Wasps are a fact of life in the summertime here in Albuquerque. Many types of wasps become more and more active in the summer into early fall, making it likely you might spot a nest or two. Wasp nests can contain anywhere from a few hundred to thousands of insects, making it important to never approach them on your own. However, it is wise to learn how to identify the different types of wasp nests you may come across. The team at Pest Defense Solutions is here with tips to help identify wasp nests in your area–keep reading to learn more!
Where Do Wasps Construct Their Nests?
Wasps are known to build their nests in or near trees, but they can be found in other spots too. Yellowjackets favor areas near the ground, in hollow trees, under porches, and a number of other areas. Mud daubers tend to build their nests in sheltered areas, including under eaves, garages, attics, or on the sides of buildings. Paper wasp nests are often located under and within the eaves of structures, in attics and wall voids, and in other enclosed areas. Bald-faced hornets, on the other hand, like to build nests high up off the ground. This can mean in trees, but also on structures.
How to Identify Wasp Nests in Albuquerque
In New Mexico, we commonly see activity from paper wasps, yellowjackets, mud daubers, and bald-faced hornets. Here’s what their nests look like:
- Paper wasps. These nests famously look like upside-down umbrellas. Paper wasp nests are often open, and can get quite large in size. They are typically supported by a single stalk and consist of a paper-like material.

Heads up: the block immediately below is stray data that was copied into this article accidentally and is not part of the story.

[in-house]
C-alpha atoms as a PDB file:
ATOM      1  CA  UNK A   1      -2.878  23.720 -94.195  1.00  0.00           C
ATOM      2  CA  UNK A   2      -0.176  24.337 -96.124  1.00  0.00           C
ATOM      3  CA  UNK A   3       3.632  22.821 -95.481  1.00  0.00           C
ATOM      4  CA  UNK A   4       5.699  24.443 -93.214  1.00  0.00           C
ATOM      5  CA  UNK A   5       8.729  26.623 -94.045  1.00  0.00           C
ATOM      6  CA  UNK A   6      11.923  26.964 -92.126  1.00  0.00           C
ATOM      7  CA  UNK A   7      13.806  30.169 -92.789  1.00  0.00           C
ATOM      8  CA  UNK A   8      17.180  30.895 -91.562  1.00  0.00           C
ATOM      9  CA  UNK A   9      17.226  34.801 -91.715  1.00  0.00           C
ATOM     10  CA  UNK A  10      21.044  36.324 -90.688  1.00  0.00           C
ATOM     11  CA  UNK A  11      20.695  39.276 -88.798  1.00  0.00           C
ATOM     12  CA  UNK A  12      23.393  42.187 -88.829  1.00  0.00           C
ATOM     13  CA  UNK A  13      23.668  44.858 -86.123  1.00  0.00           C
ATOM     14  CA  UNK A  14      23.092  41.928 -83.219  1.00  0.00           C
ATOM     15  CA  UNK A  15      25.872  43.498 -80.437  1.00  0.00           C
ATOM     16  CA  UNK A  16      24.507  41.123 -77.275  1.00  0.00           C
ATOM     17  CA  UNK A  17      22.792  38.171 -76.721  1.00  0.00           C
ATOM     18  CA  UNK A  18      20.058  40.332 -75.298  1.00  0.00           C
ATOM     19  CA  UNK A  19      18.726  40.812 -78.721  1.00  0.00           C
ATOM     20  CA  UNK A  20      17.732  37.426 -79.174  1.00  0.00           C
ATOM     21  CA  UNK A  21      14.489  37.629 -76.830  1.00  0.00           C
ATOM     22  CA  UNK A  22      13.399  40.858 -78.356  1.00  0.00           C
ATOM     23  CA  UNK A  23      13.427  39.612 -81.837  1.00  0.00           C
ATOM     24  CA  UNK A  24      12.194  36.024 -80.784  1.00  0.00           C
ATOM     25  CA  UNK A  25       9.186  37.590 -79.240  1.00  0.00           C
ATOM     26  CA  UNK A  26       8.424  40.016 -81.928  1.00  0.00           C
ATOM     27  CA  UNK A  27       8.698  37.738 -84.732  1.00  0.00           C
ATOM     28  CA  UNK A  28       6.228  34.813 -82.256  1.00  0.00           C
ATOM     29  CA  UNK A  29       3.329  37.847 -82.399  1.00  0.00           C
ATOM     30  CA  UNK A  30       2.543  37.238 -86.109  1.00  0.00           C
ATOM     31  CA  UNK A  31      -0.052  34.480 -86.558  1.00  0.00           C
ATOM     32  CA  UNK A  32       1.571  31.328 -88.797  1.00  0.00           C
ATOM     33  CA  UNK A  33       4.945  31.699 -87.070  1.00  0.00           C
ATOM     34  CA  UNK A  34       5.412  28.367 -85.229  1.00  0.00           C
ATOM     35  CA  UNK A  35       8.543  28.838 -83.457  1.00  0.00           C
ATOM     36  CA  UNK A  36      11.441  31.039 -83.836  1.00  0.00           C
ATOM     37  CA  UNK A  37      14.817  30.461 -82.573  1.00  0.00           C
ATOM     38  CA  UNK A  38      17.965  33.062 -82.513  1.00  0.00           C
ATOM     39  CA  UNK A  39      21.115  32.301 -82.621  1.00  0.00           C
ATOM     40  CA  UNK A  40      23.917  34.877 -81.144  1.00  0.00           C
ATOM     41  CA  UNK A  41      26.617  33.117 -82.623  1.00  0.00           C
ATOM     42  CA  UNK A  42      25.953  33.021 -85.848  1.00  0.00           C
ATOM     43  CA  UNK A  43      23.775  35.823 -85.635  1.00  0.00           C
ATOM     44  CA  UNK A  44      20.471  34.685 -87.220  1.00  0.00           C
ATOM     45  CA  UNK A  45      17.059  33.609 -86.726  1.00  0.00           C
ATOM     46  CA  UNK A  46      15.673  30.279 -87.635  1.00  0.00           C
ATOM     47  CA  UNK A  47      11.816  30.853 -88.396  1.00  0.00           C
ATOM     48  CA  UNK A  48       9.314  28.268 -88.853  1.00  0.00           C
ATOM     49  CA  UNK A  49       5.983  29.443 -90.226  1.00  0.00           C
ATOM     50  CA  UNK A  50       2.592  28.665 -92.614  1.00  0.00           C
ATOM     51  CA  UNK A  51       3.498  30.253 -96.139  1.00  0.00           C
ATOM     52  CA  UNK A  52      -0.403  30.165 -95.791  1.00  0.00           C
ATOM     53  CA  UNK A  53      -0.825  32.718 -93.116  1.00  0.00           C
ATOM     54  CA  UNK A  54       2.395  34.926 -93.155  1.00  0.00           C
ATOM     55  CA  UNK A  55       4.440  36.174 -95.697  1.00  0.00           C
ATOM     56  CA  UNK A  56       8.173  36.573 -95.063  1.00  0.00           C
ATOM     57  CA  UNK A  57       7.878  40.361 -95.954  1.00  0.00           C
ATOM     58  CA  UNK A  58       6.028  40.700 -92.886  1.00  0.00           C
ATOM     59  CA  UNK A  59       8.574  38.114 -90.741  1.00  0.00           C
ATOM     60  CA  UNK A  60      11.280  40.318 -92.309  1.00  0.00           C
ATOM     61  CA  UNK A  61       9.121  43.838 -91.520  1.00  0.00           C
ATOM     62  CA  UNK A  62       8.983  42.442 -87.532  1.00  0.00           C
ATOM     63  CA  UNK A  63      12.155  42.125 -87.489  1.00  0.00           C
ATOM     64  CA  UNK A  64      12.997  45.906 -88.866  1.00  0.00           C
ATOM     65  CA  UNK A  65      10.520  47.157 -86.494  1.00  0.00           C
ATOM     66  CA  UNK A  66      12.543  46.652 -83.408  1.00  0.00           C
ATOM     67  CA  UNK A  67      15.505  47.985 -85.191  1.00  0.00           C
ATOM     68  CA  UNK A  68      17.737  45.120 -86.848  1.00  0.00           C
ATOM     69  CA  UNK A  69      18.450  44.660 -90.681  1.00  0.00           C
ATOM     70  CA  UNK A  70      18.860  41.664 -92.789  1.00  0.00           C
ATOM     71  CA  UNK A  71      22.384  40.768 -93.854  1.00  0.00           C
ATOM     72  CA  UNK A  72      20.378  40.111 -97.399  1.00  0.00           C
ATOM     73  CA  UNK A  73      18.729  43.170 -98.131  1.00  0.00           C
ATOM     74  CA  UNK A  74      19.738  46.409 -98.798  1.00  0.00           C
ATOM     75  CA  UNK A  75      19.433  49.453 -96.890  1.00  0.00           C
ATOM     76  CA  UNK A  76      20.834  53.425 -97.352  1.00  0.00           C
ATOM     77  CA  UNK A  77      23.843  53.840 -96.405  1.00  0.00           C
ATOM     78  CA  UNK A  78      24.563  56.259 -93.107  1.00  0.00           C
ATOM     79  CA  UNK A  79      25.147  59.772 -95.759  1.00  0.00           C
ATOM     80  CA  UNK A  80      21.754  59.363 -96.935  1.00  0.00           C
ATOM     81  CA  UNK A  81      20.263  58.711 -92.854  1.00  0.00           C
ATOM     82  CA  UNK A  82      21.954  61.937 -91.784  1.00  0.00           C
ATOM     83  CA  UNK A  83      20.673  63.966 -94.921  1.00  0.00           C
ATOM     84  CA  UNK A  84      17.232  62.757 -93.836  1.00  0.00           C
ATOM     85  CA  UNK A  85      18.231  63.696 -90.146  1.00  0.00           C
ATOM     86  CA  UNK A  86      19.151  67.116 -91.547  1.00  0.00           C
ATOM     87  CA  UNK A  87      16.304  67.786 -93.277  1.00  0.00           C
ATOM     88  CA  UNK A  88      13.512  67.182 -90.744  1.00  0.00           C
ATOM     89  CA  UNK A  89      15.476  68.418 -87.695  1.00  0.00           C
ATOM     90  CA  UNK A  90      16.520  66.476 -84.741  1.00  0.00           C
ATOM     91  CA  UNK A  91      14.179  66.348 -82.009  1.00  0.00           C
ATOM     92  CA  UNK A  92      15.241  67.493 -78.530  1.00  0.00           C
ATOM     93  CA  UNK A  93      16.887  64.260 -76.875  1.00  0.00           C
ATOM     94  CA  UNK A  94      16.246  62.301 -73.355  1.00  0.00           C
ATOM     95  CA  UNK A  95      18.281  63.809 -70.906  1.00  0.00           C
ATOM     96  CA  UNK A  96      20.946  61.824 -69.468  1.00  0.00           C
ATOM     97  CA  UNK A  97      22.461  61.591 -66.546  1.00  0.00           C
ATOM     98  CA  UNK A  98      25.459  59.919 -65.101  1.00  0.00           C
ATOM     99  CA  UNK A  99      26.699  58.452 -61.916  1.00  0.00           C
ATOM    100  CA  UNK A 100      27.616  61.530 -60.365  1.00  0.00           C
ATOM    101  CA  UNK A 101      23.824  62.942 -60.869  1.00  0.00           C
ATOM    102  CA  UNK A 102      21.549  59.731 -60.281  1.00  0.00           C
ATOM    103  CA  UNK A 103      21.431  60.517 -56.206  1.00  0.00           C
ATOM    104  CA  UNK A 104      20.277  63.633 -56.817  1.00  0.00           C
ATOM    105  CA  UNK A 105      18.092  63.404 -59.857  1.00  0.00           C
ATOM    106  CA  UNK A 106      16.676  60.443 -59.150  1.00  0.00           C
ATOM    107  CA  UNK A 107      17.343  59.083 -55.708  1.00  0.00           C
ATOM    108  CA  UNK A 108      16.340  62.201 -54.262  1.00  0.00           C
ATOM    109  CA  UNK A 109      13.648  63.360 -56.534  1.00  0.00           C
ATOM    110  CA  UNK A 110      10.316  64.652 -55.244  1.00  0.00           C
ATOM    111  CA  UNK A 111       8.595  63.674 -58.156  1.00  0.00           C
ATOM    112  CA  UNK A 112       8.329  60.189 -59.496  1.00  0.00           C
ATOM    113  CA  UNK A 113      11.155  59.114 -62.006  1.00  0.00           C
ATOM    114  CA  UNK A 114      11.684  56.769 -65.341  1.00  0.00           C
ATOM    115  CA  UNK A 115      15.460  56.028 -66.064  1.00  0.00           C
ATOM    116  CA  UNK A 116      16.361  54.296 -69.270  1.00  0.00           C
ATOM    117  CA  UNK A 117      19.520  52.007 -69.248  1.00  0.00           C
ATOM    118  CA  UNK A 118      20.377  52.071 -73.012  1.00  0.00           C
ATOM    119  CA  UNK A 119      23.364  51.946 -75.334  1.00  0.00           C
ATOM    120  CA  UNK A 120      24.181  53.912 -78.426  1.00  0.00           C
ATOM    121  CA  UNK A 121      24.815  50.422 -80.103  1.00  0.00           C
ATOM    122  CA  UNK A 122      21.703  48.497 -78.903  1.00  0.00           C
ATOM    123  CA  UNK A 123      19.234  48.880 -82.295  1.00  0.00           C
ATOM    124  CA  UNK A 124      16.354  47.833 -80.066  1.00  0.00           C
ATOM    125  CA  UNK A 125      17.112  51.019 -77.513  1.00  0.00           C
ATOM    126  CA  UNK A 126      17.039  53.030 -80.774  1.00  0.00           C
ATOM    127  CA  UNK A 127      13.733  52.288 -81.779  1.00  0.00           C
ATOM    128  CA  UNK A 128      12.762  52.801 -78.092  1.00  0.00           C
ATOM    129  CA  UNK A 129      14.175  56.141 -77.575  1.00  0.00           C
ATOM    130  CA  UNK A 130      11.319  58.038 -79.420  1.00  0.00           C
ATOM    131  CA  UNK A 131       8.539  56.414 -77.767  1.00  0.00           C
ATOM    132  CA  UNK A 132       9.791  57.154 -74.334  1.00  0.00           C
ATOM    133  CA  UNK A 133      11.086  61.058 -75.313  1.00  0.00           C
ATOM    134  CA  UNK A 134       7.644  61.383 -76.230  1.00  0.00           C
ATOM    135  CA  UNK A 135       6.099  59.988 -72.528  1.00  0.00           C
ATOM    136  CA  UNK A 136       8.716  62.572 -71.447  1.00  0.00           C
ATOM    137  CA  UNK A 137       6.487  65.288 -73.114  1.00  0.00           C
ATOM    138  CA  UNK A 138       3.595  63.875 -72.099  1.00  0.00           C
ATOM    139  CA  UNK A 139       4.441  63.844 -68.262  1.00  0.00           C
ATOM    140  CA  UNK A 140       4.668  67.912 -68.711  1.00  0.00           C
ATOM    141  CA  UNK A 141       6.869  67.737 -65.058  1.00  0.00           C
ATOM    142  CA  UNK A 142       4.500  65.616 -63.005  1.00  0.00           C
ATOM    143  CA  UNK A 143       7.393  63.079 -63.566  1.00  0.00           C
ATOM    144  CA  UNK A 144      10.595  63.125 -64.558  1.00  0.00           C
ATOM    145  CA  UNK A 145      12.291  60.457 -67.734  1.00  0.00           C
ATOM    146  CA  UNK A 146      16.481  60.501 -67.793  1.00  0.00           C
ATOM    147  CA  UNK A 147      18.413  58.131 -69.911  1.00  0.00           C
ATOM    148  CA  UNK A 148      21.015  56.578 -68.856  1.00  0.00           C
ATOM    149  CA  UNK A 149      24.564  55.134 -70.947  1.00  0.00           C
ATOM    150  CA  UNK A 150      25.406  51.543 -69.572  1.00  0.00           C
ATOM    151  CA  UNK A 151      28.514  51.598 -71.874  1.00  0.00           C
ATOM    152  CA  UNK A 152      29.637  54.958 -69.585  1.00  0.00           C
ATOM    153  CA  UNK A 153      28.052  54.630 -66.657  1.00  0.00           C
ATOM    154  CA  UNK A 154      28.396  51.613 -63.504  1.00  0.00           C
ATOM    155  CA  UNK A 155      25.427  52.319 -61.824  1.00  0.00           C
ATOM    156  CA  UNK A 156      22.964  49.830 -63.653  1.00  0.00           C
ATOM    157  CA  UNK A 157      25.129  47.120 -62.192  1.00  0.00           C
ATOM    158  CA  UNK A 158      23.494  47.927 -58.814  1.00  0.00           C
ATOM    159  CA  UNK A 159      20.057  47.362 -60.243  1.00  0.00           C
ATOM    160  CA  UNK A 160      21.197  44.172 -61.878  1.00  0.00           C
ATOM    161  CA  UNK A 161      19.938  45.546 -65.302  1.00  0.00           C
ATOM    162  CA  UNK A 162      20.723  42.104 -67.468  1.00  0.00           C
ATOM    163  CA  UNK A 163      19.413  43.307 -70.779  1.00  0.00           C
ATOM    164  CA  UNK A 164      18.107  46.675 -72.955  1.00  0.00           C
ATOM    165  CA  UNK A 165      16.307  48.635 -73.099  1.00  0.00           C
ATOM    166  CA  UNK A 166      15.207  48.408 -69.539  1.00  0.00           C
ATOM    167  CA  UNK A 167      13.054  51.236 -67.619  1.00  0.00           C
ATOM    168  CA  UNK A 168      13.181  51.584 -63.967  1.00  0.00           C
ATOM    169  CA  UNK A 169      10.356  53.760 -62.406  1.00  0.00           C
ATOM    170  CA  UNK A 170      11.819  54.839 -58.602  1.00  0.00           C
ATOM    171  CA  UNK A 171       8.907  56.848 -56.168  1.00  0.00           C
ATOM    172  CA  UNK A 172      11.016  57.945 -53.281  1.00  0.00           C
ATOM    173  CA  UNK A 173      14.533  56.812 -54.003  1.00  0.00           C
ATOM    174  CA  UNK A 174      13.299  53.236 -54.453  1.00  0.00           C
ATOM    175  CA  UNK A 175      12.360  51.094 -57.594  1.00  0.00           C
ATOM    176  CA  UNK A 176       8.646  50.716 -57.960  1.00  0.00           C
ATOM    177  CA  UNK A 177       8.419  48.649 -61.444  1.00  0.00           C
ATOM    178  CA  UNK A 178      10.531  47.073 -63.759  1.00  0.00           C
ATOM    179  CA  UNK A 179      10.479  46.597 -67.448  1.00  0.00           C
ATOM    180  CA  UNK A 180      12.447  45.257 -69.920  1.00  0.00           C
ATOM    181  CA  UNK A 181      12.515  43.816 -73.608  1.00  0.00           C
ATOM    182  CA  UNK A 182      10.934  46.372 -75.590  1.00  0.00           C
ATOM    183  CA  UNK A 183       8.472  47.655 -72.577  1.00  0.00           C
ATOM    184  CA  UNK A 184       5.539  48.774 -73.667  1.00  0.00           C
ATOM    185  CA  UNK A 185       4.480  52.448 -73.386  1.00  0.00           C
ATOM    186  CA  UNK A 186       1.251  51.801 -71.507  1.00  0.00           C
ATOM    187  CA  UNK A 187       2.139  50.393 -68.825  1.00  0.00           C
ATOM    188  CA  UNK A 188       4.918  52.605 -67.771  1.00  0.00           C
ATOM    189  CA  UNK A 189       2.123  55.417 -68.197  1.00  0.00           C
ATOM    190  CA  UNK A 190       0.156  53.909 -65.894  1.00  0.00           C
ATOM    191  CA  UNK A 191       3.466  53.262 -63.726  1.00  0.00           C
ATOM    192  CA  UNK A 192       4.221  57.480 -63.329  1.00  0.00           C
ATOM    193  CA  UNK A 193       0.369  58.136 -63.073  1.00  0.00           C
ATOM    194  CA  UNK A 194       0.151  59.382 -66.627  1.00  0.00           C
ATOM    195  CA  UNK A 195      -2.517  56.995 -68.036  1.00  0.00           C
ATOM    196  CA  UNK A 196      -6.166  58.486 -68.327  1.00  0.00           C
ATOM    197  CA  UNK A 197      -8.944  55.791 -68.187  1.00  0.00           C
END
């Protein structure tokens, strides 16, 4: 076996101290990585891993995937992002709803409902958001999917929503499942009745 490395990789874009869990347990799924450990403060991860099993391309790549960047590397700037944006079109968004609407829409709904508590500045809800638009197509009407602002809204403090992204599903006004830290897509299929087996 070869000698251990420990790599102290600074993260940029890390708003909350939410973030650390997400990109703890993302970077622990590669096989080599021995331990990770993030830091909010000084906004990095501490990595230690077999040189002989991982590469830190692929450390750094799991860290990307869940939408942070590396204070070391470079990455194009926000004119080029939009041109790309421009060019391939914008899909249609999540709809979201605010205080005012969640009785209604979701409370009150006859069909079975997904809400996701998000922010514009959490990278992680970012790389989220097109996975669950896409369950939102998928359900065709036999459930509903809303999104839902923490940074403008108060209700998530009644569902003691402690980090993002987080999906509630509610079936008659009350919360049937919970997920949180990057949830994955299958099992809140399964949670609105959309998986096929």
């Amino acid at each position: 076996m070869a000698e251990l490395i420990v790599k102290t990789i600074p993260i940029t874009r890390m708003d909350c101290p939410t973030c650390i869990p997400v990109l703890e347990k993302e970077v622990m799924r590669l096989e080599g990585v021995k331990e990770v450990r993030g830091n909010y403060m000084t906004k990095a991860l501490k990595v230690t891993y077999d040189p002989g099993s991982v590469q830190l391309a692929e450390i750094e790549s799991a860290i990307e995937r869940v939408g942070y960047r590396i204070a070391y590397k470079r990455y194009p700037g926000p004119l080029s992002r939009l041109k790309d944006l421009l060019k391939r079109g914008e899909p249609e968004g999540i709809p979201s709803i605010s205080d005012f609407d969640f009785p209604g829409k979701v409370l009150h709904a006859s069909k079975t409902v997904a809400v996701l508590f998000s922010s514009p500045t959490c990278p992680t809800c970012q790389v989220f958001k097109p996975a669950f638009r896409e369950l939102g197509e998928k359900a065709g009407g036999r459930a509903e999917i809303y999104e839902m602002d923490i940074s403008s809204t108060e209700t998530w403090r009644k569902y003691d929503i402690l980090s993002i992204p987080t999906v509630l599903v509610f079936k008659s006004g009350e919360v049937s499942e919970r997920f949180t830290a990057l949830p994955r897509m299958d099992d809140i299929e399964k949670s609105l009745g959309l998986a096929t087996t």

- Yellowjackets. These nests are most recognized. They are a papery material and have a single opening. The inside of a yellowjacket nest can have nearly a hundred tiers of cells. Yellowjackets can also build underground nests that can be enormous in size.
- Mud daubers. As their name suggests, female mud daubers construct their nests out of mostly mud. The nests are small and tubular in size, often looking like organ pipes. They are typically found in cracks or crevices. Mud daubers are mostly solitary.
- Bald-faced hornets. These nests are almost always at least three feet off the ground. They are made of chewed wood fibers mixed with saliva. They often grow to be the size of a football or basketball.
Getting Rid of Wasp Nests
No one wants to deal with a swarm of stinging insects anywhere near their property. It’s important to remember that DIY efforts to remove nests are never a good idea–there could be more wasps inside than you realize, which can be very dangerous. Certain types of wasps are capable of stinging multiple times. Because of the danger associated with wasp nests, always contact the wasp removal team at Pest Defense Solutions for any problems you’re having.